have funded brutal wars in countries such as Angola, Central African Republic, the Democratic Republic of Congo, Liberia,
and Sierra Leone, resulting in the death and displacement of millions of
people. There is a reason they are dubbed ‘Blood Diamonds’.
Witness was the first organisation to bring the world’s attention to this
problem. Our ground-breaking report, A Rough Trade, released in 1998, exposed the role of
diamonds in funding the civil war in Angola. It also highlighted a global
problem. It thrust the secretive practices of the global diamond industry into
the spotlight for the first time and prompted governments and industry to take
action to eliminate conflict diamonds from global markets.
had huge implications. It was the first time that the trade in diamonds was widely
understood to have played a key role in funding conflict. An
international governmental certification scheme, known as the Kimberley Process, was set up to prevent the trade in conflict
these positive steps, the issue has not gone away. Global Witness has since documented
links between many other internationally traded natural resources and conflict
and human rights abuses, globally.
from diamonds helped fund the conflict in the Central African Republic, which has left hundreds of thousands of people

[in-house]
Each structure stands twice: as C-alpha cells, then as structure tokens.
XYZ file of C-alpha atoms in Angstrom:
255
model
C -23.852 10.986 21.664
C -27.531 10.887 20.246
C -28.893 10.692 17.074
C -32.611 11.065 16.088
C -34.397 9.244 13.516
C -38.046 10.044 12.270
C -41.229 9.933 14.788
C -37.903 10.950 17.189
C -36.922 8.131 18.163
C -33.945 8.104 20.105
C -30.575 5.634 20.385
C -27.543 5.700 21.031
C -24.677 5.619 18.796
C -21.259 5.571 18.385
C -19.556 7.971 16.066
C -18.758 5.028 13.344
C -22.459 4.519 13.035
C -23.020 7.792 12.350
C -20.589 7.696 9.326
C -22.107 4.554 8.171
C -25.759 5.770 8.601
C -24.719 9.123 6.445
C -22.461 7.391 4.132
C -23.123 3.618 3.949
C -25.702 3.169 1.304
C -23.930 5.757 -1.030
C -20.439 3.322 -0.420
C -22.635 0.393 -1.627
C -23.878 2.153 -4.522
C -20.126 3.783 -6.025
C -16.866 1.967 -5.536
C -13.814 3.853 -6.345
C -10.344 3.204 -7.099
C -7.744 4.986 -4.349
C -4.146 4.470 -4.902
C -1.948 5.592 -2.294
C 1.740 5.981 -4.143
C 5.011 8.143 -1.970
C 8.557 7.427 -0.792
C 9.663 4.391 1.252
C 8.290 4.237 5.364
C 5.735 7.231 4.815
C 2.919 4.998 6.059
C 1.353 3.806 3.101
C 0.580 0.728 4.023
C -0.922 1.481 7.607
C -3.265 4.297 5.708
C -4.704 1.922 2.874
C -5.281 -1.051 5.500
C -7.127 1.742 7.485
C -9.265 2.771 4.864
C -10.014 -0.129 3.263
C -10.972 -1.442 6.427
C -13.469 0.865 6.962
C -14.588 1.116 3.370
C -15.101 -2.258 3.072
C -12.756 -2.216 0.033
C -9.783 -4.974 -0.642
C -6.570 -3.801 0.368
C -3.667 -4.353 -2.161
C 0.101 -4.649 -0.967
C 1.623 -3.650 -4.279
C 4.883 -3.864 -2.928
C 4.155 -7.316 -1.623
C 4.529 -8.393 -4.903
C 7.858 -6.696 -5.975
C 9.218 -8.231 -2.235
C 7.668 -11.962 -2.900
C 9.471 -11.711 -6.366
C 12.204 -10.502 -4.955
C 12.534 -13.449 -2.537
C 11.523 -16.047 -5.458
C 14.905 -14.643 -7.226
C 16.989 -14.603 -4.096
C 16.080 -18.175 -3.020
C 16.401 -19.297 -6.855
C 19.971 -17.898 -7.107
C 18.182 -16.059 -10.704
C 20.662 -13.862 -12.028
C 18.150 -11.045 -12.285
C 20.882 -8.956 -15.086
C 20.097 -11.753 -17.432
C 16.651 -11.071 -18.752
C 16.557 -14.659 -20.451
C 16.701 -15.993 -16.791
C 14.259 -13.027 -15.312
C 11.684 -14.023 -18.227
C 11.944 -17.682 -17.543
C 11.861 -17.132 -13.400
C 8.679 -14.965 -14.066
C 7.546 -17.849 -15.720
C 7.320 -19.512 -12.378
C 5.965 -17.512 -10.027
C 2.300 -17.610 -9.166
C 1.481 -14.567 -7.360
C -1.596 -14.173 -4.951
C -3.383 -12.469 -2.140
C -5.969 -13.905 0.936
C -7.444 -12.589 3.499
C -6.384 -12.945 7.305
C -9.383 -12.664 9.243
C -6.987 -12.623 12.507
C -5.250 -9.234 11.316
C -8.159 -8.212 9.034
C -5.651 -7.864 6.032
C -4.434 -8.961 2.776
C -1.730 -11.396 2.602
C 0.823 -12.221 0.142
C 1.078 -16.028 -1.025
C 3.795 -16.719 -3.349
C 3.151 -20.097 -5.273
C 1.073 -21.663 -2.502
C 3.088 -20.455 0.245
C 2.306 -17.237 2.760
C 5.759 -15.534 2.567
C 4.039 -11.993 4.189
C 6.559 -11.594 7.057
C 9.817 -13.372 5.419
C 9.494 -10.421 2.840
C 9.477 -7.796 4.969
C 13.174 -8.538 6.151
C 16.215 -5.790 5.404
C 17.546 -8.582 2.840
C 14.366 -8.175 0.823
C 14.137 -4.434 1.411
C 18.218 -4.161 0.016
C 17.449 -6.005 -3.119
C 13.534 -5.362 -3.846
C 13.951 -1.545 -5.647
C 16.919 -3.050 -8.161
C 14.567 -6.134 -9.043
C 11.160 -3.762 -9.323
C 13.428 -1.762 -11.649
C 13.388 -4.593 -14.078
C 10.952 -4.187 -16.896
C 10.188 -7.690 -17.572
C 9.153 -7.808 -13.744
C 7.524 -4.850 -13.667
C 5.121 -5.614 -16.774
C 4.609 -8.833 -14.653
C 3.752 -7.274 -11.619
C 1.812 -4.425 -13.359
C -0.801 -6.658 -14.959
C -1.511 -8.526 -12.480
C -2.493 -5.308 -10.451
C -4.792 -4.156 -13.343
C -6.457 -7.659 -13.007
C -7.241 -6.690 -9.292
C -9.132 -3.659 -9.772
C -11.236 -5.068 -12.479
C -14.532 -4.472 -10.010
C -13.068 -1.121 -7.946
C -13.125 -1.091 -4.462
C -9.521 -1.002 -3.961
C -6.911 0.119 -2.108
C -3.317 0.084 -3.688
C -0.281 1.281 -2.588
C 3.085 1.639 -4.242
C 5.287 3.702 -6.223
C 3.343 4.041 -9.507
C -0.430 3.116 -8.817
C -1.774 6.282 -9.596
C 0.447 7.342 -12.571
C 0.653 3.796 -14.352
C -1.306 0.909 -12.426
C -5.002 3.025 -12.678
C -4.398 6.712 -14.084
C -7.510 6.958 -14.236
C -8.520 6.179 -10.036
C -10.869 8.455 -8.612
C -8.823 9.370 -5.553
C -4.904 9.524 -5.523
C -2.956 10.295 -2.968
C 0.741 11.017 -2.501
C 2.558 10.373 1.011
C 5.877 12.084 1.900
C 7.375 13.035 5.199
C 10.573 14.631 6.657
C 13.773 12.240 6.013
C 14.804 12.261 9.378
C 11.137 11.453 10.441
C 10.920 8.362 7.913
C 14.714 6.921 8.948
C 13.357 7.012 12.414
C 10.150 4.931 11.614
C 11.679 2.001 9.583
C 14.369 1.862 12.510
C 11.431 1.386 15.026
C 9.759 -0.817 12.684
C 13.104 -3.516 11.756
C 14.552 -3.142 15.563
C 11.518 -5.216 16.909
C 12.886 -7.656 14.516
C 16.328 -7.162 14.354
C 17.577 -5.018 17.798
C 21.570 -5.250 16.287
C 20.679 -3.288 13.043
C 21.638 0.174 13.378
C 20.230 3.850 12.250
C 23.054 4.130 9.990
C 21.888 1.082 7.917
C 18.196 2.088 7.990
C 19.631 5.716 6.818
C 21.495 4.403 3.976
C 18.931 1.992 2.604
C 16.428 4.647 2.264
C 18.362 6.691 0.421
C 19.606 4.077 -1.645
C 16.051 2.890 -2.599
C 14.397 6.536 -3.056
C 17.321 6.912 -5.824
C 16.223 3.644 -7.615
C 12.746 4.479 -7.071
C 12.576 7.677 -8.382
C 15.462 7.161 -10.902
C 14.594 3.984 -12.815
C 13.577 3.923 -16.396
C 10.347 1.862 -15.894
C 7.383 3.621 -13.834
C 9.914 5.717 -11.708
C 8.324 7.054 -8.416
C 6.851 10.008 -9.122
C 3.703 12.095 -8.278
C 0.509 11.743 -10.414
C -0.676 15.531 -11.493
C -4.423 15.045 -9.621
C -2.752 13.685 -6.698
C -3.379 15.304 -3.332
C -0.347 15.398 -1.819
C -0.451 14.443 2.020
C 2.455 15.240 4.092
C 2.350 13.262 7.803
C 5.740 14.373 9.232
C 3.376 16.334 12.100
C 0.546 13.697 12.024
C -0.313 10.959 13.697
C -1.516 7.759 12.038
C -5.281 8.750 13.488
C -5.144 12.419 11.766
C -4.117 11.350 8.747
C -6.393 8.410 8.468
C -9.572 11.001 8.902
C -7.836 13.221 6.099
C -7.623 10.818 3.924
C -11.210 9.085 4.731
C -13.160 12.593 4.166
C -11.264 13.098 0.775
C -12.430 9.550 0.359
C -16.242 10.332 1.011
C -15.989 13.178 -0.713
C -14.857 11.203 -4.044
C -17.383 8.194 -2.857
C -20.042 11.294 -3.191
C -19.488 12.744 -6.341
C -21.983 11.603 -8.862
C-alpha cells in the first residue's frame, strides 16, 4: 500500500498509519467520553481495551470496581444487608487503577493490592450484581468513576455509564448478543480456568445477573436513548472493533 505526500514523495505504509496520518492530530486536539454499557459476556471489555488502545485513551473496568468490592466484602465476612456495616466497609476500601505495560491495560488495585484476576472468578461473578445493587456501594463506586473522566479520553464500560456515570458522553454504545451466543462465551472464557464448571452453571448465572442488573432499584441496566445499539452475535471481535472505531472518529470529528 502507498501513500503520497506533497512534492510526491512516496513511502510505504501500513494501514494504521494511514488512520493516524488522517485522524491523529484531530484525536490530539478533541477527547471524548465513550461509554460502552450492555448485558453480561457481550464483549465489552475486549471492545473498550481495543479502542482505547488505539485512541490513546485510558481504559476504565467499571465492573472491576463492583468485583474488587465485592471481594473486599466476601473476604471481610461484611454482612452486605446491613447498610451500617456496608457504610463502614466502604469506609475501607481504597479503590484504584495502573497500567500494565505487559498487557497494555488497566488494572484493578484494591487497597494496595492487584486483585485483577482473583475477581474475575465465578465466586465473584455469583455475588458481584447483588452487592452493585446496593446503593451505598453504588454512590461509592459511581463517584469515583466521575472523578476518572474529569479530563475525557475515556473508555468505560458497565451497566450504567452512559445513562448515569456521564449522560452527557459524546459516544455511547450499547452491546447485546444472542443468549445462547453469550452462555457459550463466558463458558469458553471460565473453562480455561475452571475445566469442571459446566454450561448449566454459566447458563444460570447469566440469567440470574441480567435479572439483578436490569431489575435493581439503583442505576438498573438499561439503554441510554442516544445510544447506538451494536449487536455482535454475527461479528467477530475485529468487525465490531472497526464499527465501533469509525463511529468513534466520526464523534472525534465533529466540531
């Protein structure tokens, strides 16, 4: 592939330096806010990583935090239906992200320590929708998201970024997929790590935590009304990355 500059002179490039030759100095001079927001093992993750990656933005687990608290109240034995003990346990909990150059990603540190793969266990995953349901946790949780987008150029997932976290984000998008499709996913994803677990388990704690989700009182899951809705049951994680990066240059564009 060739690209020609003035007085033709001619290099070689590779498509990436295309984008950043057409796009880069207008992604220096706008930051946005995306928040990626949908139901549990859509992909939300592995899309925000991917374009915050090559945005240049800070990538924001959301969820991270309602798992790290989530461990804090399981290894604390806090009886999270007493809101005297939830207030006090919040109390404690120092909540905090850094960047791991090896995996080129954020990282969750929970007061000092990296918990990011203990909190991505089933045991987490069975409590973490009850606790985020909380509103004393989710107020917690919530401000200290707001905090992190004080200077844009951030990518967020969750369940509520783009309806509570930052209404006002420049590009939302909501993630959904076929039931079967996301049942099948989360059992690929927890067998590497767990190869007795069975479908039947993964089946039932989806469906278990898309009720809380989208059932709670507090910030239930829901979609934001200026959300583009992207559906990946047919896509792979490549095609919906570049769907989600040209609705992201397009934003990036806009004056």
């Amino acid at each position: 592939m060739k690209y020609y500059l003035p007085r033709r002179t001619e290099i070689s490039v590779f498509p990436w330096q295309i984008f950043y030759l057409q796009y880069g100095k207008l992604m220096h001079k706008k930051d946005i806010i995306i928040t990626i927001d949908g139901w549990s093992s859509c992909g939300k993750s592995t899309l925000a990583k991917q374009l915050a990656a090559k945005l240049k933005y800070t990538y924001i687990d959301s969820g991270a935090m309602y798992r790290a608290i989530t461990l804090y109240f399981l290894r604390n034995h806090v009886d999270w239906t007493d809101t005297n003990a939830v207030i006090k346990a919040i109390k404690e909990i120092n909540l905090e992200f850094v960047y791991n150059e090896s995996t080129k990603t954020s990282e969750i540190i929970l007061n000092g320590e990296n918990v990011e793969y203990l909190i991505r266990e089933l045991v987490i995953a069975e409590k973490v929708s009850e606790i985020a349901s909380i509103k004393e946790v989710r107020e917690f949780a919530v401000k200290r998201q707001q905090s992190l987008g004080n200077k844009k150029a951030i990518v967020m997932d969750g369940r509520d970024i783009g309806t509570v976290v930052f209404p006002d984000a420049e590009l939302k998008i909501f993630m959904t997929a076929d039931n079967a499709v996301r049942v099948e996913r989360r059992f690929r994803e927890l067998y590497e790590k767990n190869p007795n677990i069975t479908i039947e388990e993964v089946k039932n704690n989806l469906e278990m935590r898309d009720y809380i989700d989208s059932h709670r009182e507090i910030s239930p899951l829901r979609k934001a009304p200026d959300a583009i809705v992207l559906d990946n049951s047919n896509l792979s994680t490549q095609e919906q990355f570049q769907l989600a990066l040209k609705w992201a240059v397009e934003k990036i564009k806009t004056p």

displaced from their homes. In Zimbabwe,
Global Witness has exposed links between mining companies operating in the
Marange area and members of the military and secret police. The involvement in
the diamond sector of security forces raises concerns over diamonds being used
to finance human rights abuses. Despite these links, diamonds from Marange flow
onto international markets.
Witness wants to break this link. We want the citizens of diamond-rich
countries, not corrupt elites, to benefit from their country’s natural
resources. The Kimberley Process is not going to clean up the trade alone. The
United Nations General Assembly has encouraged strengthening of the Kimberley
Process to ensure it ‘remains relevant’.
Increasing evidence of the government-led certification scheme’s limitations
have also seen the World Diamond Council not only take up the call for KP
reform, but, critically, speak to the need for the diamond industry to change its own behaviour to ensure diamonds
are sourced and traded responsibly.
view of wide-ranging harms associated with the diamond industry, companies involved
in the trade of diamonds must act with due care. They must check their supply
chains to ensure that they do not facilitate the trade in diamonds linked to
human rights abuses and other harms and to ensure that these diamonds do not
enter global markets. Then they must report on their efforts. This process,
known as supply chain due diligence, is essential if we want to end the trade in
diamonds associated with abuse. Why should a customer pay thousands for a
luxury good when that good is linked to environmental, social and human harm?
for consumers, let jewellers and the companies in their supply chains know you
care by asking a few simple questions. Ask to see how they know they are
sourcing diamonds responsibly. Then ask
to see their human rights due diligence report (a Kimberly Process certificate
alone does not guarantee anything, unfortunately). All responsible companies
should have this report and should make it public. Together, let’s stress:
diamond-fuelled violence and harms should no longer be tolerated.